47. As to exercise of PNA authority, it is noted that any competencies enjoyed by the PNA were created by the Oslo Accords, through which Israel transferred a limited number of powers and responsibilities. It is also argued that the PNA possesses relative control over portions of the territory according to whether they are classed as category A, B or C areas; with category C, constituting 60% of the West Bank, remaining under Israeli control. It is recalled that the powers and responsibilities not transferred to the PNA are retained by Israel. Even with regard to internal security and public order within the West Bank and the Gaza Strip, the submissions recall that Israel continues to carry responsibilities for defense against external threats from the sea and from the air, protection of the borders, as well as overall security of Israelis and Settlements.23  Accordingly it is argued that the restrictions on

the PNA exercise of effective control over significant portions of its territory and the lack of independent competence negate Palestinian claims of statehood.

(d) Capacity to enter into relations with the other states

48. A number of submissions note that Palestine has entered into agreements and has ratified regional conventions in the framework of the international organisations to which it participates as a member state.24  Moreover, the capacity and ability of the PLO/PNA to conduct negotiations and sign agreements as provided for in the Oslo Accords25 has been interpreted broadly in practice, including the establishment of embassies and foreign posts.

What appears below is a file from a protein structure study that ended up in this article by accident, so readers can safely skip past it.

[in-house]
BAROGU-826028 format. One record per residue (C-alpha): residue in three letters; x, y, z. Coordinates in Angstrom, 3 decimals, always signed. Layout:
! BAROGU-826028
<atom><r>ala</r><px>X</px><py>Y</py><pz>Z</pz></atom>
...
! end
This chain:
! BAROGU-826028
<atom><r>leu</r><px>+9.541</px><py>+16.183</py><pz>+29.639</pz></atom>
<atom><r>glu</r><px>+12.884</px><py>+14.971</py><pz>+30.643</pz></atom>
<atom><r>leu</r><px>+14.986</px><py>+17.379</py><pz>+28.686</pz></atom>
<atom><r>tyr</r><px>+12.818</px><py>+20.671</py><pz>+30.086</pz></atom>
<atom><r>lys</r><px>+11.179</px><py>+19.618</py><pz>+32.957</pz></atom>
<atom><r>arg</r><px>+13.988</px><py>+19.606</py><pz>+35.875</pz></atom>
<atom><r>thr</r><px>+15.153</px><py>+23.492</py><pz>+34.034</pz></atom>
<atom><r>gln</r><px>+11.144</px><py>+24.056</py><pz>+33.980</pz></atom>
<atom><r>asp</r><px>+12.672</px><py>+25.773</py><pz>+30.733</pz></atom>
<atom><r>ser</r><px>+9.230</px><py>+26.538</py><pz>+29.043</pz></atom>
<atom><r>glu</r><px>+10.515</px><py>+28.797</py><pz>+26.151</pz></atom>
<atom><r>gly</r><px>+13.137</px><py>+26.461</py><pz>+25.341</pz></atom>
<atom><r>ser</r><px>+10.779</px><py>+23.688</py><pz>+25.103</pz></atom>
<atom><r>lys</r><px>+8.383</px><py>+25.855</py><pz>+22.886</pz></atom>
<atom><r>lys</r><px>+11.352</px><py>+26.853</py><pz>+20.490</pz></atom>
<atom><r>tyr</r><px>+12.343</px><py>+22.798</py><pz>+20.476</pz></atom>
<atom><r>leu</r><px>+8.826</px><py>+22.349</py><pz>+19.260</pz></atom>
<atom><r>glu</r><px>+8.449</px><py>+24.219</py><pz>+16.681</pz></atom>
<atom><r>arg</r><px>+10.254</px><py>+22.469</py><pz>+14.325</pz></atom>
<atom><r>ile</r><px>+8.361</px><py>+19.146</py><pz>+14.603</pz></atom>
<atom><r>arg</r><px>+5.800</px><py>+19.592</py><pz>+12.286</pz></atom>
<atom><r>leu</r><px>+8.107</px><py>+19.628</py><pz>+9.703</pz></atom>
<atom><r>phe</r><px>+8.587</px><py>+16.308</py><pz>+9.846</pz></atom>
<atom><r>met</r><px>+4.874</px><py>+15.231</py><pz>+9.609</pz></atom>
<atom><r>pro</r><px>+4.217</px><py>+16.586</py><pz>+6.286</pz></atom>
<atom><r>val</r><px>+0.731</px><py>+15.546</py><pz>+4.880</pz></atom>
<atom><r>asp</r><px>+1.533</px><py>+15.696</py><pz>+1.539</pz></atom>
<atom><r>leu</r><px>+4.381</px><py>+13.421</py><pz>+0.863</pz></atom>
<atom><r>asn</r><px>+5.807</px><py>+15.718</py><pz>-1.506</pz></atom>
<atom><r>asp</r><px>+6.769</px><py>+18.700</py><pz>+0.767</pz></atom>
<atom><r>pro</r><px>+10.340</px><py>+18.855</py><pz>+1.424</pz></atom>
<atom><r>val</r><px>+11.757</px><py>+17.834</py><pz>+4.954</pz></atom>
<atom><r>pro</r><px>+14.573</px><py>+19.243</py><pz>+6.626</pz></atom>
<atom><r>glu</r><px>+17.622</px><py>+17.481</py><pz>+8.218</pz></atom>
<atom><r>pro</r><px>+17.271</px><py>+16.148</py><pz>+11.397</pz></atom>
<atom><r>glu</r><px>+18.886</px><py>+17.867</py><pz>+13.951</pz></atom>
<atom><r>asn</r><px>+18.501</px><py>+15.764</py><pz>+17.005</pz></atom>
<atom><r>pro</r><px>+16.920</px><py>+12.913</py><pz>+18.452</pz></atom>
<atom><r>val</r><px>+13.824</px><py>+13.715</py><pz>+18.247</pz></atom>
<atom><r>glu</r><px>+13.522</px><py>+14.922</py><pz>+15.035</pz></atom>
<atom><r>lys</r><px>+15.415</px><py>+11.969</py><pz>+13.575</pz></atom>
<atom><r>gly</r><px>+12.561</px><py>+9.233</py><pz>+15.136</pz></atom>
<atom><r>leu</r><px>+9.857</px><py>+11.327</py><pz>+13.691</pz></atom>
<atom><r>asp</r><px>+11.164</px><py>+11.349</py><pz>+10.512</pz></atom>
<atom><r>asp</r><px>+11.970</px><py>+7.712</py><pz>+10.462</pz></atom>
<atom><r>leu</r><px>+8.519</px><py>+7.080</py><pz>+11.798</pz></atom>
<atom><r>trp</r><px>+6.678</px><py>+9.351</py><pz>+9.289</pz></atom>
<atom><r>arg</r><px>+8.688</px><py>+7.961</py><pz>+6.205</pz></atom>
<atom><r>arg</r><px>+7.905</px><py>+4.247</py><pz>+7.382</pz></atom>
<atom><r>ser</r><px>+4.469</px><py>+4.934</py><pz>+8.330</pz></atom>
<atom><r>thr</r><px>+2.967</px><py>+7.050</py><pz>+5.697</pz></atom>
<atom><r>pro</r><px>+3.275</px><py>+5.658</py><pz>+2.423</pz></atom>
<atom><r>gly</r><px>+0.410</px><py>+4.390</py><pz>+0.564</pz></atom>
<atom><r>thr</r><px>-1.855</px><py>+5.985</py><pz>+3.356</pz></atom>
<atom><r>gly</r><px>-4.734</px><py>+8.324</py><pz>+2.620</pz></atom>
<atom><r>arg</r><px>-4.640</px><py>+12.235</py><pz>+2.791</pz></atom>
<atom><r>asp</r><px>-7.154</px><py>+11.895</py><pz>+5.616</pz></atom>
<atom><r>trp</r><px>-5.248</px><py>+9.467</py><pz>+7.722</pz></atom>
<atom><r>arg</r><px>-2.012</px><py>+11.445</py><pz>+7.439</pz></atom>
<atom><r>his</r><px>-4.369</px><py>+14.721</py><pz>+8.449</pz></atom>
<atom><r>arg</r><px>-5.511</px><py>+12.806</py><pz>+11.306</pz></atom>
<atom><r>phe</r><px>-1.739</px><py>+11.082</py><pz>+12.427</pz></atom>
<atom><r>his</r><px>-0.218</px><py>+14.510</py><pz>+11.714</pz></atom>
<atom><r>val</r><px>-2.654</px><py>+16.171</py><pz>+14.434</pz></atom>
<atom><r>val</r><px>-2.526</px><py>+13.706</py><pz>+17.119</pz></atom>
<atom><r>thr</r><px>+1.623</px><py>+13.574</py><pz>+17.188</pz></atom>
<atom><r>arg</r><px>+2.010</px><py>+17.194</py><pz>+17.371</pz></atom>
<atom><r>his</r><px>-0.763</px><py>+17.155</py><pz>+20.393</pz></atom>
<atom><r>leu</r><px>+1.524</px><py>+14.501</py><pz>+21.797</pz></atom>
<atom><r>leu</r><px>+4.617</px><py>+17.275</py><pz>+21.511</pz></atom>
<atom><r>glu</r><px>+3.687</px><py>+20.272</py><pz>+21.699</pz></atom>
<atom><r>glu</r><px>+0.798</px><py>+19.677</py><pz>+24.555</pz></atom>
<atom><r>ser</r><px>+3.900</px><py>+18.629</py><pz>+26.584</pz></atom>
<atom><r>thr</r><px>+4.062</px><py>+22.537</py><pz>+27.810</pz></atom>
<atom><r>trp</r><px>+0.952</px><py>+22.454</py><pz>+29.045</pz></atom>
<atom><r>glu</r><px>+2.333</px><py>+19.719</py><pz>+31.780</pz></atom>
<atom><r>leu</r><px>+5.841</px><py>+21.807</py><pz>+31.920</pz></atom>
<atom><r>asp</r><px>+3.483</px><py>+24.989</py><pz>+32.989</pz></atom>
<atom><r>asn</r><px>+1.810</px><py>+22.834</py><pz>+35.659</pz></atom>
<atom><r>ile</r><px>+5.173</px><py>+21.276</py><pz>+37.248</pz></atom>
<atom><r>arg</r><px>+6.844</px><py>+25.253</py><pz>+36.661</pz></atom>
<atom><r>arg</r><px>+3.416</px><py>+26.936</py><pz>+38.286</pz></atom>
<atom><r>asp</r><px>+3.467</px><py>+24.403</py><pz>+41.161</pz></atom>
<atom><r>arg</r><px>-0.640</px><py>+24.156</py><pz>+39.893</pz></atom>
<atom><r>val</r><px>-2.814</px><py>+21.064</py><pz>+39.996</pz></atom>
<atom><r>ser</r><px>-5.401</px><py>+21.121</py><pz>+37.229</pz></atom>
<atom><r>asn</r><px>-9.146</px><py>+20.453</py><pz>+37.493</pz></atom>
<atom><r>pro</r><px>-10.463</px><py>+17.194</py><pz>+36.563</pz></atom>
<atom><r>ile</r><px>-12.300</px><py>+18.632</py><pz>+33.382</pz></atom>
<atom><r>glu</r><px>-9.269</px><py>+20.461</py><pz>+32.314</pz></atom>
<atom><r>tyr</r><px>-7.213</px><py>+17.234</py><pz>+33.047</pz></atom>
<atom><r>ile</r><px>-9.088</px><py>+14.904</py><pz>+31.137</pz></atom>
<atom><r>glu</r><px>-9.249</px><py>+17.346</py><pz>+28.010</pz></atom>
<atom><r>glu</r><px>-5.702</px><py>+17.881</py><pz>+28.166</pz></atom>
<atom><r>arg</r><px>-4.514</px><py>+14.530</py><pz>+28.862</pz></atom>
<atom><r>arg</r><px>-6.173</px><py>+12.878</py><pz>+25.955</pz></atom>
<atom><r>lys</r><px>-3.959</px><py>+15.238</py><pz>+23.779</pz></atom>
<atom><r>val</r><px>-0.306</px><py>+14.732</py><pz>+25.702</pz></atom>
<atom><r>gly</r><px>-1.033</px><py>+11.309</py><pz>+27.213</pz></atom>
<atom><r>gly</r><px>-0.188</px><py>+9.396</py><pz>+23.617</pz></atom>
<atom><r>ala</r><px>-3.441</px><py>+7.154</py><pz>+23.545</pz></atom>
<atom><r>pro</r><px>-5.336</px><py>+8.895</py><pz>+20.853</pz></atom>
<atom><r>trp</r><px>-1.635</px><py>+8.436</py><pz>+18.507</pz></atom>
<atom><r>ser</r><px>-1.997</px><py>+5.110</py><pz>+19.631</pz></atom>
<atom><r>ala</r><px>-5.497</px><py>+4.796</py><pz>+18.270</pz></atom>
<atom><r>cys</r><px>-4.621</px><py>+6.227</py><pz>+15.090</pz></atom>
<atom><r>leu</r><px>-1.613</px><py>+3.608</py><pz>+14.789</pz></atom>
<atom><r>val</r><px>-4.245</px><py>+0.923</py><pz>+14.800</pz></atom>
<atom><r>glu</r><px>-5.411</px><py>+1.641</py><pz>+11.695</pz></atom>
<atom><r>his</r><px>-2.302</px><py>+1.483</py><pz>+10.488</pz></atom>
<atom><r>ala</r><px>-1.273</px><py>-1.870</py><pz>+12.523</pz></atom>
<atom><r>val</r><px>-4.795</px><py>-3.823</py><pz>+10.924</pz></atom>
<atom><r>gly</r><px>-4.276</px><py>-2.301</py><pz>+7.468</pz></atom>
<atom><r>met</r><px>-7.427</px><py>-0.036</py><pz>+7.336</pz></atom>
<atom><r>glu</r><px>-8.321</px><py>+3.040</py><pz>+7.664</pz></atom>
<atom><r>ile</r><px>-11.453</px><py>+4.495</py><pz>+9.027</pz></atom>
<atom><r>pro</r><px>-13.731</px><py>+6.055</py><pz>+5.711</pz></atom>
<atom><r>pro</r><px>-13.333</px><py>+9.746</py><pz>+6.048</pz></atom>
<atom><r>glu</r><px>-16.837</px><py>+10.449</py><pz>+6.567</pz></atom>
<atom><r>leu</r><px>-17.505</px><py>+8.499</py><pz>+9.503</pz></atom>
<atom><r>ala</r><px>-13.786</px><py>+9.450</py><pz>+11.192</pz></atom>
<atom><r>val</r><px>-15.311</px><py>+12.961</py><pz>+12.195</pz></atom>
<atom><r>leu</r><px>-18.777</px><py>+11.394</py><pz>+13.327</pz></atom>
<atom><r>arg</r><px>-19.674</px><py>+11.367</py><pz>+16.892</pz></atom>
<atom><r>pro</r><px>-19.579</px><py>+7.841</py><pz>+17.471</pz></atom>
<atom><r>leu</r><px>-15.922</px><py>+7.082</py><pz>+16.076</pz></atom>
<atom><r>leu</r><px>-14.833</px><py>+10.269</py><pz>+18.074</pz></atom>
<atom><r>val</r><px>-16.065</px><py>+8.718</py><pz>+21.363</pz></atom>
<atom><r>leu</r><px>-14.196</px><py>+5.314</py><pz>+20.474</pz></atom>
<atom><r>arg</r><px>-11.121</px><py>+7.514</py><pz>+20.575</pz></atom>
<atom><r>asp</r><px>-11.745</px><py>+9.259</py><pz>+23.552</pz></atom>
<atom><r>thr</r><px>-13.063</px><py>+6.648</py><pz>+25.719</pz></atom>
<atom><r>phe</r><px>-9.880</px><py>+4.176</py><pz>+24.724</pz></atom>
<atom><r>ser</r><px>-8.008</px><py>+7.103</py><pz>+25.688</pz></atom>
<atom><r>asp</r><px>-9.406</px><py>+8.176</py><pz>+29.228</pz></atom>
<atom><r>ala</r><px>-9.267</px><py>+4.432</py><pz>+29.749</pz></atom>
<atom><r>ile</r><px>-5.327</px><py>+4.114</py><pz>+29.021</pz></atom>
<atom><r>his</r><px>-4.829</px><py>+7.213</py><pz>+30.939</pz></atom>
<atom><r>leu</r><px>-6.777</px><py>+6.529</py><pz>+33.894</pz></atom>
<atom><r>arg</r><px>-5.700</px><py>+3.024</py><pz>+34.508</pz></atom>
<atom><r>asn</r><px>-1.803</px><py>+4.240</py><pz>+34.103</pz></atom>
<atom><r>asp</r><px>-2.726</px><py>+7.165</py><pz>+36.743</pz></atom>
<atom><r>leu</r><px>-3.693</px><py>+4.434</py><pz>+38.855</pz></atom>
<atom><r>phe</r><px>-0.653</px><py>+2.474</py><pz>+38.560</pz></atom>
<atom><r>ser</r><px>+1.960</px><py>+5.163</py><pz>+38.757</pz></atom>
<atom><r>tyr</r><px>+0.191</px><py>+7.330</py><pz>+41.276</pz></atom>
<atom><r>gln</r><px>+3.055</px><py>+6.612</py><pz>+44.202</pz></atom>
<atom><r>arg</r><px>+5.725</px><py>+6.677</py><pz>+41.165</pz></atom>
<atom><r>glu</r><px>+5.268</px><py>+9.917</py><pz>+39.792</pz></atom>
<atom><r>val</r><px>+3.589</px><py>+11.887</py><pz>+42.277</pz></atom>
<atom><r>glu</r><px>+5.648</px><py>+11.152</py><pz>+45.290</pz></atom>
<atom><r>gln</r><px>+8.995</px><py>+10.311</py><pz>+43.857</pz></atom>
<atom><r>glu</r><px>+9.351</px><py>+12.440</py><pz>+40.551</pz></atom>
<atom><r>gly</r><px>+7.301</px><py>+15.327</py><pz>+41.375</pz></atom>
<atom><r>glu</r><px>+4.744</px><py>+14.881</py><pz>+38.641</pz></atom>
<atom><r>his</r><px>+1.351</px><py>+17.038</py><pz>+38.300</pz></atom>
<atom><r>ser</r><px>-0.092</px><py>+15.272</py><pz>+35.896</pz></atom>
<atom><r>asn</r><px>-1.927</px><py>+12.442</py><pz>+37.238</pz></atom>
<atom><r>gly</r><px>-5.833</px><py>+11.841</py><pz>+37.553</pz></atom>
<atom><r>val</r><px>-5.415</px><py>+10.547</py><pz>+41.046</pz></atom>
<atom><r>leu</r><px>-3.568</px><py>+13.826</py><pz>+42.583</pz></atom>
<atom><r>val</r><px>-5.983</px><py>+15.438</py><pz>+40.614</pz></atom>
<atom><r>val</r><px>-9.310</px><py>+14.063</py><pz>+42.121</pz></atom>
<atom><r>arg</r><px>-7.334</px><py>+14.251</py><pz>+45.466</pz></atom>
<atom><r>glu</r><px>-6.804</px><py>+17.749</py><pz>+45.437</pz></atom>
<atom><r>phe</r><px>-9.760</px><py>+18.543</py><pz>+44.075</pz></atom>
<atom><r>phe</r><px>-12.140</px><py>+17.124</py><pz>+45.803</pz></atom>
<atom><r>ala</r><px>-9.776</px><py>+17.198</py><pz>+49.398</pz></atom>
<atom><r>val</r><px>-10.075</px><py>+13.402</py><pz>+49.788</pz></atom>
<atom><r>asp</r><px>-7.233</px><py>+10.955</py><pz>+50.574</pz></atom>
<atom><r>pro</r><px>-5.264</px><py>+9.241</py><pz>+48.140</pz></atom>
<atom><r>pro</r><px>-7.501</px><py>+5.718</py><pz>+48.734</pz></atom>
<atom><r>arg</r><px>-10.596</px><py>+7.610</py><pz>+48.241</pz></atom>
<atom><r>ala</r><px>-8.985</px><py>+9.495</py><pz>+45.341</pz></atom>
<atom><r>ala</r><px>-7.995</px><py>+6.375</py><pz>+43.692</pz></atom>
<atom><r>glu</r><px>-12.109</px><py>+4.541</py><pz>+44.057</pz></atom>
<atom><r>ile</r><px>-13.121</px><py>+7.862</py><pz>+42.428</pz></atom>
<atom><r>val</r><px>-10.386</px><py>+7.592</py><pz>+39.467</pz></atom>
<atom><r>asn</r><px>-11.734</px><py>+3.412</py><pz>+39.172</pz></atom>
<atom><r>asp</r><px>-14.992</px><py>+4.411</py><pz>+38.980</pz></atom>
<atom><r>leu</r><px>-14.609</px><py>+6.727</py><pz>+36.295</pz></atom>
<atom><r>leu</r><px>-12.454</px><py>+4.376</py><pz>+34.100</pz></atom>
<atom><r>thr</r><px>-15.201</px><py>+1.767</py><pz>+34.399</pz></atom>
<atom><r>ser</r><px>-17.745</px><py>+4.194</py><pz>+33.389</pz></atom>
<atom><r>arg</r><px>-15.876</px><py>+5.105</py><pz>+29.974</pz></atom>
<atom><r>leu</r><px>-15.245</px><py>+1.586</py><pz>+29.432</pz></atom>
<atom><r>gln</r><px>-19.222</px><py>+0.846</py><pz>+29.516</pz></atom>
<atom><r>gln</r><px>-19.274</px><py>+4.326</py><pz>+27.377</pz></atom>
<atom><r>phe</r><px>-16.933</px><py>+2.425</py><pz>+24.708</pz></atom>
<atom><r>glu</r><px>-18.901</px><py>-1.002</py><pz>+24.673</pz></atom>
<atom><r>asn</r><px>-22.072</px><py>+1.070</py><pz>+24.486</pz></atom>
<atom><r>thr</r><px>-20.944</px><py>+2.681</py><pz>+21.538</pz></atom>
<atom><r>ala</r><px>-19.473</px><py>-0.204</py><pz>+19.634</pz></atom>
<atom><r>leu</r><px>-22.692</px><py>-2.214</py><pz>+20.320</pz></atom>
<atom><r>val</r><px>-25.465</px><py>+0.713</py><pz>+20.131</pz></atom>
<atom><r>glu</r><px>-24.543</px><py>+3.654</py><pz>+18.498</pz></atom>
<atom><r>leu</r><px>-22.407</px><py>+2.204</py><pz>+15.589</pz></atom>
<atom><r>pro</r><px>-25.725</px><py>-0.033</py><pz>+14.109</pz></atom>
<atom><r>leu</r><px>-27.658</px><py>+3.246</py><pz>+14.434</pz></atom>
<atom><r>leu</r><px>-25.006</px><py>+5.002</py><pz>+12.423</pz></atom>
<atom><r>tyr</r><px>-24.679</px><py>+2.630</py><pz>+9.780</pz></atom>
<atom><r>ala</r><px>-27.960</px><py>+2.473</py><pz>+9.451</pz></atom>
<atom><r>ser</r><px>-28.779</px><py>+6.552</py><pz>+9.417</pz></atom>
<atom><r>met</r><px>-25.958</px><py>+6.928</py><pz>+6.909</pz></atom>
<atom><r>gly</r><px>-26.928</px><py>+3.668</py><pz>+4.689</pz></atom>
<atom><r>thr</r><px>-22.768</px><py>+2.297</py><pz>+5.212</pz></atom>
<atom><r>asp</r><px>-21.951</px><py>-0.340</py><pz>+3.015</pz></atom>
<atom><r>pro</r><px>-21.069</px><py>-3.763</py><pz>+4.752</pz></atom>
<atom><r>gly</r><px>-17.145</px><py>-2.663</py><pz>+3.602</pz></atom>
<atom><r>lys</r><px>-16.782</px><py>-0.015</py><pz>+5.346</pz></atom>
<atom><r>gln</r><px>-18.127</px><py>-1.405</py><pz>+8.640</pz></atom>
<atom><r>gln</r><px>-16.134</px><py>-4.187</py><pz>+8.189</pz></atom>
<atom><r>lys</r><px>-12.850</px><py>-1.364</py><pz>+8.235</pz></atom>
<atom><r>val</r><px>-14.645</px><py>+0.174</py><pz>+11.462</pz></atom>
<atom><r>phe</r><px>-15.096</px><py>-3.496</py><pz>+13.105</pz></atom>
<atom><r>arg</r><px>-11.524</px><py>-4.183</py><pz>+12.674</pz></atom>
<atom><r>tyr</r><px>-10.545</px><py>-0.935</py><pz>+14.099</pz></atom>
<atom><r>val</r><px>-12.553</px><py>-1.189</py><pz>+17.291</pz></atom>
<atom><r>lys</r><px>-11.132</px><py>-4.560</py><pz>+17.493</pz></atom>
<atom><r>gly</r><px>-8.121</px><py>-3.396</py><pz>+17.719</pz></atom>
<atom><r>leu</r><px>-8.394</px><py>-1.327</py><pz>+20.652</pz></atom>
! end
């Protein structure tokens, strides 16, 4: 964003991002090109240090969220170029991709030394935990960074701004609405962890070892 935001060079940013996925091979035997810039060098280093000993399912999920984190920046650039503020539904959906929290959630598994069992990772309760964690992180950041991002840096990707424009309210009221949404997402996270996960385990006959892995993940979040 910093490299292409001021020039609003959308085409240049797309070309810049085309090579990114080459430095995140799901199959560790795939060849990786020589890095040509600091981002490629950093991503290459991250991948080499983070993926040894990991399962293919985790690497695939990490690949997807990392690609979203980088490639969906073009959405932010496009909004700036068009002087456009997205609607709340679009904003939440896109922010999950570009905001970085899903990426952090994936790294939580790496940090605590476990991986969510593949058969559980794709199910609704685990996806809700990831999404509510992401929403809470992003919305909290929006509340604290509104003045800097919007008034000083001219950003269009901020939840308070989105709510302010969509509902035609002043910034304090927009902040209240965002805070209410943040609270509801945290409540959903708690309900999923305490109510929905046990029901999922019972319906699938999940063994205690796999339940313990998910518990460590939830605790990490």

49. Others submit that the PNA lacks the general capacity to conduct foreign relations under the Accords since critical functions held to be indispensable to statehood are expressly excluded from the powers and responsibilities of the Palestinian Council, including the establishment abroad of embassies, consulates or other types of foreign missions and posts or permitting their establishment in the West Bank or the Gaza Strip, the appointment of or admission of diplomatic and consular staff, and the exercise of diplomatic functions.26

4. Historical arguments

50. A final set of issues examined in the various submissions relates to the situation before 1948, during the Ottoman era and the later League of Nations Mandate period, in order to determine whether Palestinian claims to sovereignty are a continuation of a pre-existing title.